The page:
reStructuredText

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reStructuredText
reStructuredText logo
Filename extension
.rst
Internet media typetext/x-rst
Developed byDavid Goodger
Initial releaseApril 2, 2002; 19 years ago (2002-04-02)
Latest release
Revision 8407
(October 29, 2019; 2 years ago (2019-10-29))
Open format?Public domain
Websitedocutils.sourceforge.io/rst.html

reStructuredText (RST, ReST, or reST) is a file format for textual data used primarily in the Python programming language community for technical documentation.

It is part of the Docutils project of the Python Doc-SIG (Documentation Special Interest Group), aimed at creating a set of tools for Python similar to Javadoc for Java or Plain Old Documentation (POD) for Perl. Docutils can extract comments and information from Python programs, and format them into various forms of program documentation.[1]

In this sense, reStructuredText is a lightweight markup language designed to be both (a) processable by documentation-processing software such as Docutils, and (b) easily readable by human programmers who are reading and writing Python source code.

History[edit]

There were a number of problems with the earlier lightweight markup language StructuredText (developed by Zope), and reST was developed to address them.[2] The name reStructuredText was chosen to indicate that reST is a "revised, reworked, and reinterpreted StructuredText."[3]

reST began to see significant use in the Python community in 2002.[citation needed]

Reference implementation[edit]

The reference implementation of the reST parser is a component of the Docutils text processing framework in the Python programming language, but other parsers are available.

There is no official MIME type registered for reStructuredText, but the unofficial one is text/x-rst.[4]

Applications[edit]

reStructuredText is commonly used for technical documentation, for example, in documentation of Python libraries.[5] However, it is suitable for a wide range of texts.

Since 2008, reST has been a core component of Python's Sphinx document generation system.

Trac also supports reStructuredText,[6] as do GitHub and Bitbucket.

In 2011, Distributed Proofreaders, which prepared texts for Project Gutenberg, was considering adoption of reST as a basic format from which other ebook formats could be generated.[7][needs update]

In July 2016 the Linux kernel project decided to transition from DocBook based documentation to reStructuredText and the Sphinx toolchain.[8]

The software build tool CMake switched from a custom markup language to reStructuredText in version 3.0 for its documentation.[9]

Examples[edit]

Text using rST syntax Corresponding HTML produced by an rST processor Text viewed in a browser
================
Document Heading
================

Heading
=======

Sub-heading
-----------

Paragraphs are separated 
by a blank line.
<h1>Document Heading</h1>

<h2>Heading</h2>

<h3>Sub-heading</h3>

<p>Paragraphs are separated
by a blank line.</p>
Heading
Sub-heading

Paragraphs are separated by a blank line.

 Text attributes *italic*,
**bold**, ``monospace``.

Horizontal rule:

----
<p>Text attributes <em>italic</em>,
<strong>bold</strong>, <code>monospace</code>.</p>

<p>Horizontal rule:</p>

<hr />
Text attributes italic, bold, monospace.

Horizontal rule:


Bullet list:

* apples
* oranges
* pears

Numbered list:

1. lather
2. rinse
3. repeat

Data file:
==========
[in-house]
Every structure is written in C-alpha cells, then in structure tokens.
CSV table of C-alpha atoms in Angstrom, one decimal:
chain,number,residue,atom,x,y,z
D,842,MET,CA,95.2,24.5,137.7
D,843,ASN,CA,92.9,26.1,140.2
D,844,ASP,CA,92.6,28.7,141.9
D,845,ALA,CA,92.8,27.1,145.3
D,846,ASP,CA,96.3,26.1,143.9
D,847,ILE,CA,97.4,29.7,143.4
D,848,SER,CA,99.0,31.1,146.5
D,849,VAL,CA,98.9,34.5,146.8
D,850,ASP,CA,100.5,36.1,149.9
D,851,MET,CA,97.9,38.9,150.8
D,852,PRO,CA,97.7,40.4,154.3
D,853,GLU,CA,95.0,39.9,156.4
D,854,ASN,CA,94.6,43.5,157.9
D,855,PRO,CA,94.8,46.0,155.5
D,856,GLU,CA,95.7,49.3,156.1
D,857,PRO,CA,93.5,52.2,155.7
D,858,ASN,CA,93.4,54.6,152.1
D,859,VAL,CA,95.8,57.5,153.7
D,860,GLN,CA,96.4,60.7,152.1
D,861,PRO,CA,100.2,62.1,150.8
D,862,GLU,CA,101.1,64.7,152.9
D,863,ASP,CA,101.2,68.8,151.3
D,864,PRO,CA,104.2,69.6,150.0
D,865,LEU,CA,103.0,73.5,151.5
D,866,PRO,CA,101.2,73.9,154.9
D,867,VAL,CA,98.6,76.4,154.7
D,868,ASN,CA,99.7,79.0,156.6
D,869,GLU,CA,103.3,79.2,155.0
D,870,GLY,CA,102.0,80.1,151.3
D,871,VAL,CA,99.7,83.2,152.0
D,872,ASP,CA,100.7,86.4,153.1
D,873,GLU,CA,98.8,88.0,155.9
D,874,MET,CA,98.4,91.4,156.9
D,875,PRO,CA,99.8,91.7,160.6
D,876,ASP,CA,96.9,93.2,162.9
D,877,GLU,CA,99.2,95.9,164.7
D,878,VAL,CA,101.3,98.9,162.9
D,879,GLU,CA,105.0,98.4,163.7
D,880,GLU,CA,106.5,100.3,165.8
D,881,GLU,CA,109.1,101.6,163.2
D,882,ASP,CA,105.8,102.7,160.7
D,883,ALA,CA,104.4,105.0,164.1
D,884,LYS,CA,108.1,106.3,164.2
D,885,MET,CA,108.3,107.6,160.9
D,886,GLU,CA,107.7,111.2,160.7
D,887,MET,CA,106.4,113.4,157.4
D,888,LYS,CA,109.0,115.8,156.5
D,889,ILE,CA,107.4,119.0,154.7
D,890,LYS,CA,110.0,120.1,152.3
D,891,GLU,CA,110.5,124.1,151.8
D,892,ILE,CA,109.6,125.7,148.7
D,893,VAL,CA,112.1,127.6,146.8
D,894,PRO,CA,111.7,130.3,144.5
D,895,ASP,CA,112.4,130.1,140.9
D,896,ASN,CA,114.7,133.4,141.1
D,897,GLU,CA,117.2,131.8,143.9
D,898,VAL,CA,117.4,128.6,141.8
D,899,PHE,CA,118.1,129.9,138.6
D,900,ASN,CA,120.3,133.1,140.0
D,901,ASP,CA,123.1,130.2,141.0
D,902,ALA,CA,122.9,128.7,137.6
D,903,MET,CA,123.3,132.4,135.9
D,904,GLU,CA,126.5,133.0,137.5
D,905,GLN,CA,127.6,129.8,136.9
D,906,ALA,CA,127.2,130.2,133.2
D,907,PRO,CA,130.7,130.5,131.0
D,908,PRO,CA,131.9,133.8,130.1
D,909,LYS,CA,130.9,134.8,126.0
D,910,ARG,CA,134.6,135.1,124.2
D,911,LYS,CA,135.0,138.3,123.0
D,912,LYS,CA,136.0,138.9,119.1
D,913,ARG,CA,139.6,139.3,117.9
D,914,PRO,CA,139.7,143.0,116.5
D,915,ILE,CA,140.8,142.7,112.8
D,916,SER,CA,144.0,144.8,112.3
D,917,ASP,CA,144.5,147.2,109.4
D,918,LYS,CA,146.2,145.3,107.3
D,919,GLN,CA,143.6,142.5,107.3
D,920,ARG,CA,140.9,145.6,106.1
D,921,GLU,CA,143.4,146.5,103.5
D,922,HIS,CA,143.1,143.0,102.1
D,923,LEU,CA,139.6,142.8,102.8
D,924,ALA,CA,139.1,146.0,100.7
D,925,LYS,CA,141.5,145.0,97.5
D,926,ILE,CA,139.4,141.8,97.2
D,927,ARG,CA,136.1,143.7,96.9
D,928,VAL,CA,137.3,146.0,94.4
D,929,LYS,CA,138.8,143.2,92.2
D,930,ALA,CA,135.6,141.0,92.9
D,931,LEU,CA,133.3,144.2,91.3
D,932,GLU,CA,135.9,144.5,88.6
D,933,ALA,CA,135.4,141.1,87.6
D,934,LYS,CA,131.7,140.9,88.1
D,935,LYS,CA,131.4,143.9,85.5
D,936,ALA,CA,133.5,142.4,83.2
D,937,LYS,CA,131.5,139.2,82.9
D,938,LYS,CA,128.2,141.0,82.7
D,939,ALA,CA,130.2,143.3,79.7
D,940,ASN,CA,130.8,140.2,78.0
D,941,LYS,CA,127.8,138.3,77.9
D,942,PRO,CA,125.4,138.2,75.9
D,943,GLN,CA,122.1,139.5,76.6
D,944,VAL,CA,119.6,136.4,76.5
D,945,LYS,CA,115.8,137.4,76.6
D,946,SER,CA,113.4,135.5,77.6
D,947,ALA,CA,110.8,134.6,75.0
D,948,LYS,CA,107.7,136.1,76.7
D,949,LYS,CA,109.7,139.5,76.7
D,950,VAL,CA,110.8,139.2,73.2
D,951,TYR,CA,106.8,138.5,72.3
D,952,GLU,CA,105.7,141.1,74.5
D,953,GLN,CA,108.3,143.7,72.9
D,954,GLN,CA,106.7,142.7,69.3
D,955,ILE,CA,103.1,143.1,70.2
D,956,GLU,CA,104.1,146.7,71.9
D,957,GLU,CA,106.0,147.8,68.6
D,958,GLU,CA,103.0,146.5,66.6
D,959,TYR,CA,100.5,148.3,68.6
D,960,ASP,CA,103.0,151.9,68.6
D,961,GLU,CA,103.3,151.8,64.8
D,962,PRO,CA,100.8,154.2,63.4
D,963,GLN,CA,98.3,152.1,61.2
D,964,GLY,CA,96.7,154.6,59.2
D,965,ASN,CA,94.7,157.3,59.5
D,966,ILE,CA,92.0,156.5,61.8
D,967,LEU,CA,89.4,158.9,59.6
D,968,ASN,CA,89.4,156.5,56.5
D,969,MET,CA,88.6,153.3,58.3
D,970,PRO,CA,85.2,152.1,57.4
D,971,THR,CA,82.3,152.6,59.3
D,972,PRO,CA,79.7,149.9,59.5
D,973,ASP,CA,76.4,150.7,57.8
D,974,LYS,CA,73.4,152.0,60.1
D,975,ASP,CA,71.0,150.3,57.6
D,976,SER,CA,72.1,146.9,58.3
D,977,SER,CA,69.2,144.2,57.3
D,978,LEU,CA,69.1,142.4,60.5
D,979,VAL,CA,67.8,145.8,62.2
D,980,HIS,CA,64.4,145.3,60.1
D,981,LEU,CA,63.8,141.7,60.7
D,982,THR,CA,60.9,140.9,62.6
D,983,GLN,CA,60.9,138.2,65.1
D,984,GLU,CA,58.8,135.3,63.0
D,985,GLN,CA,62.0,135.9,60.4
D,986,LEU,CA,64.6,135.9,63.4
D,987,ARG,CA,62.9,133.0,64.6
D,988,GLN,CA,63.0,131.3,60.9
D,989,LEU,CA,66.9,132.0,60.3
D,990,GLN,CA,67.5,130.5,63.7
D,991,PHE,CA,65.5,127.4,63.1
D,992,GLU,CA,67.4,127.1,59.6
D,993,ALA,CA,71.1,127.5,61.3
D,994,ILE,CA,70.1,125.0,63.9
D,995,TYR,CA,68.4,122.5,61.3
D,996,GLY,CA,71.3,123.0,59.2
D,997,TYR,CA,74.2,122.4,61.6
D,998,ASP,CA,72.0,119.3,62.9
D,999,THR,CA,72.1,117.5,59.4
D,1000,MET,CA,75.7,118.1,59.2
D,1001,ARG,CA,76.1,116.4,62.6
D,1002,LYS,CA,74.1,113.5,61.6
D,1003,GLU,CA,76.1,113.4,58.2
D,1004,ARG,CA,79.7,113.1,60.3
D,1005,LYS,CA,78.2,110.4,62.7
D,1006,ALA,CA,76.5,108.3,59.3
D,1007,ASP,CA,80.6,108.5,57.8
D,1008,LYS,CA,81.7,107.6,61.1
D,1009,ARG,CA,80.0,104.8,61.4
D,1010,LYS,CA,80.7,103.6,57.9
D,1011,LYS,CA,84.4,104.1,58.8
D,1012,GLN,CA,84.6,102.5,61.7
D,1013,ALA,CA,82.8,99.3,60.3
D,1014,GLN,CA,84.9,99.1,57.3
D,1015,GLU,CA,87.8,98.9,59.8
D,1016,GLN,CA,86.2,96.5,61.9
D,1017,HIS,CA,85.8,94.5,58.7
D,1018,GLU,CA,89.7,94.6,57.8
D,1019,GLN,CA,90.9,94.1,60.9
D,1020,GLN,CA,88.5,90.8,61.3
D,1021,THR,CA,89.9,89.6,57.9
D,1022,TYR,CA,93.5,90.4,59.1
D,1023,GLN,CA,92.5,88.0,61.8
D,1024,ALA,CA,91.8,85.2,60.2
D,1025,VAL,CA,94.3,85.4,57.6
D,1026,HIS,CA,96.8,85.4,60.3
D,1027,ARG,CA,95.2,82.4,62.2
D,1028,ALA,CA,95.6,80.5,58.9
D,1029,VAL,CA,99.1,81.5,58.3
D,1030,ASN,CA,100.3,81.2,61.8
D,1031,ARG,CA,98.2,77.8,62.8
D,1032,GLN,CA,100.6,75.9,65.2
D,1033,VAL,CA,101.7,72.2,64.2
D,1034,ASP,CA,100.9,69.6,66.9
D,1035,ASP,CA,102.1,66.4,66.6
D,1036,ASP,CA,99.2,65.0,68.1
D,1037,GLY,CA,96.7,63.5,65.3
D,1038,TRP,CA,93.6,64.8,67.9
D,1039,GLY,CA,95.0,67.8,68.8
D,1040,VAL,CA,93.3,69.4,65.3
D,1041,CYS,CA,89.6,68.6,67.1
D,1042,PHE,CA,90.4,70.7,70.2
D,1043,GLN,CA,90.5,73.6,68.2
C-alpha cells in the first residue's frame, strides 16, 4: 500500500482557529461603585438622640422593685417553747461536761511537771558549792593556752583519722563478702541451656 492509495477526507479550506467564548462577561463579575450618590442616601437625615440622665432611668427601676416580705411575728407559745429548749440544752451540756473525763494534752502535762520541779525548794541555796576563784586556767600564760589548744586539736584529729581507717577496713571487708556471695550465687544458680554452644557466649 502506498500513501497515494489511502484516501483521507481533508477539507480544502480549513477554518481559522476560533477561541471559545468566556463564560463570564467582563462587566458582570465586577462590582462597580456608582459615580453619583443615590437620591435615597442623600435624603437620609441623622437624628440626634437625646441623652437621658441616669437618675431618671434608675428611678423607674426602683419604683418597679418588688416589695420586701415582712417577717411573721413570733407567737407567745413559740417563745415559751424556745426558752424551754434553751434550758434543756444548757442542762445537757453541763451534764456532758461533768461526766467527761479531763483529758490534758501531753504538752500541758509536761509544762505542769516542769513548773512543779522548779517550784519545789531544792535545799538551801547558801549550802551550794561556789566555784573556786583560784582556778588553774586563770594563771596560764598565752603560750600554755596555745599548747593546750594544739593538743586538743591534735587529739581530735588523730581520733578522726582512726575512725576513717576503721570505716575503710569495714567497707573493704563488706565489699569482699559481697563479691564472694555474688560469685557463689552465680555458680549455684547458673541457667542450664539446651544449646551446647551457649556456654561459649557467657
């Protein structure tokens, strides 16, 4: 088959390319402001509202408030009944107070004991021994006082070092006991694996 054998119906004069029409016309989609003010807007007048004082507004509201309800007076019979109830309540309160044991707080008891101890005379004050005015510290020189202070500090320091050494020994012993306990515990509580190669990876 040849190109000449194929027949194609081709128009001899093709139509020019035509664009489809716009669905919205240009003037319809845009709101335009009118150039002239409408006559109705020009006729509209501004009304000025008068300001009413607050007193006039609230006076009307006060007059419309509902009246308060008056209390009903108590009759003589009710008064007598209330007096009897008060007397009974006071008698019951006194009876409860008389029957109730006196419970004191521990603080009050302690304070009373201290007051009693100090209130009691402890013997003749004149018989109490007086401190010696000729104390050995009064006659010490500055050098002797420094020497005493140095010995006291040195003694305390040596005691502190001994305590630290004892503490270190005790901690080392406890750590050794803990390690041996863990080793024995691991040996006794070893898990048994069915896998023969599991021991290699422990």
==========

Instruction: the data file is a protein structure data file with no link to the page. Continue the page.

Nested lists:

1. fruits
  * apple
  * banana
2. vegetables
  * carrot
  * broccoli
<p>Bullet list:</p>

<ul>
  <li>apples</li>
  <li>oranges</li>
  <li>pears</li>
</ul>

<p>Numbered list:</p>

<ol>
  <li>lather</li>
  <li>rinse</li>
  <li>repeat</li>
</ol>

<p>Nested lists:</p>

<ol>
  <li>fruits
    <ul>
      <li>apple</li>
      <li>banana</li>
    </ul>
  </li>
  <li>vegetables
    <ul>
      <li>carrot</li>
      <li>broccoli</li>
    </ul>
  </li>
</ol>
Bullet list:
  • apples
  • oranges
  • pears

Numbered list:

  1. lather
  2. rinse
  3. repeat

Nested lists:

  1. fruits
    • apple
    • banana
  2. vegetables
    • carrot
    • broccoli
An `example <http://example.com>`.

.. image:: Icon-pictures.png
    :alt: Image
![Image](Icon-pictures.png "icon")

::

    rST uses :: prior to a paragraph
    for blockquoting.
    Multiple paragraphs need to be prepended individually.

| Multi-line text can
| span in tables
| with a pipe character.
<p>An <a href="http://example.com">example</a>.</p>

<p><img alt="Image"src="Icon-pictures.png" /></p>

<blockquote>
<p>rST uses :: prior to a pargraph<br/> for blockquoting.<br/>Multiple paragraphs need to be prepended individually.</p>
</blockquote>

<p>Multi-line text can<br/>span in tables<br/>with a pipe character.</p>
An example.

Image

rST uses :: prior to a paragraph
for blockquoting.
Multiple paragraphs need to be prepended individually.

Multi-line text can
span in tables
with a pipe character.

See also[edit]

References[edit]

  1. ^ Mertz, David (2003-02-01). "XML Matters: reStructuredText". IBM developerWorks. Retrieved 2016-10-05.
  2. ^ Goodger, David (2016-05-24). "reStructuredText: Markup Syntax and Parser Component of Docutils". Docutils Project. Retrieved 2016-10-05.
  3. ^ Goodger, David (2016-02-26). "Docutils FAQ (Frequently Asked Questions)". Docutils Project. Retrieved 2016-10-05.
  4. ^ "What's the official MIME type for reStructuredText data? in Docutils FAQ". Docutils Project. Retrieved 2017-12-20.
  5. ^ Goodger, David (2002-04-02). "PEP 287 -- reStructuredText Docstring Format". Python Software Foundation. Retrieved 2016-10-05.
  6. ^ "reStructuredText Support in Trac". Trac. 2016-09-13. Retrieved 2016-10-05.
  7. ^ Newby, Greg (2011-01-08). "Minutes of 2010 December 11 meeting". Distributed Proofreaders. Retrieved 2011-01-08.
  8. ^ "Kernel documentation with Sphinx, part 1: how we got here". LWN.net. 2016-07-06. Retrieved 2016-10-27.
  9. ^ "CMake 3.0.0 Release Notes". Kitware, Inc. 2014-06-10. Retrieved 2016-10-05.

External links[edit]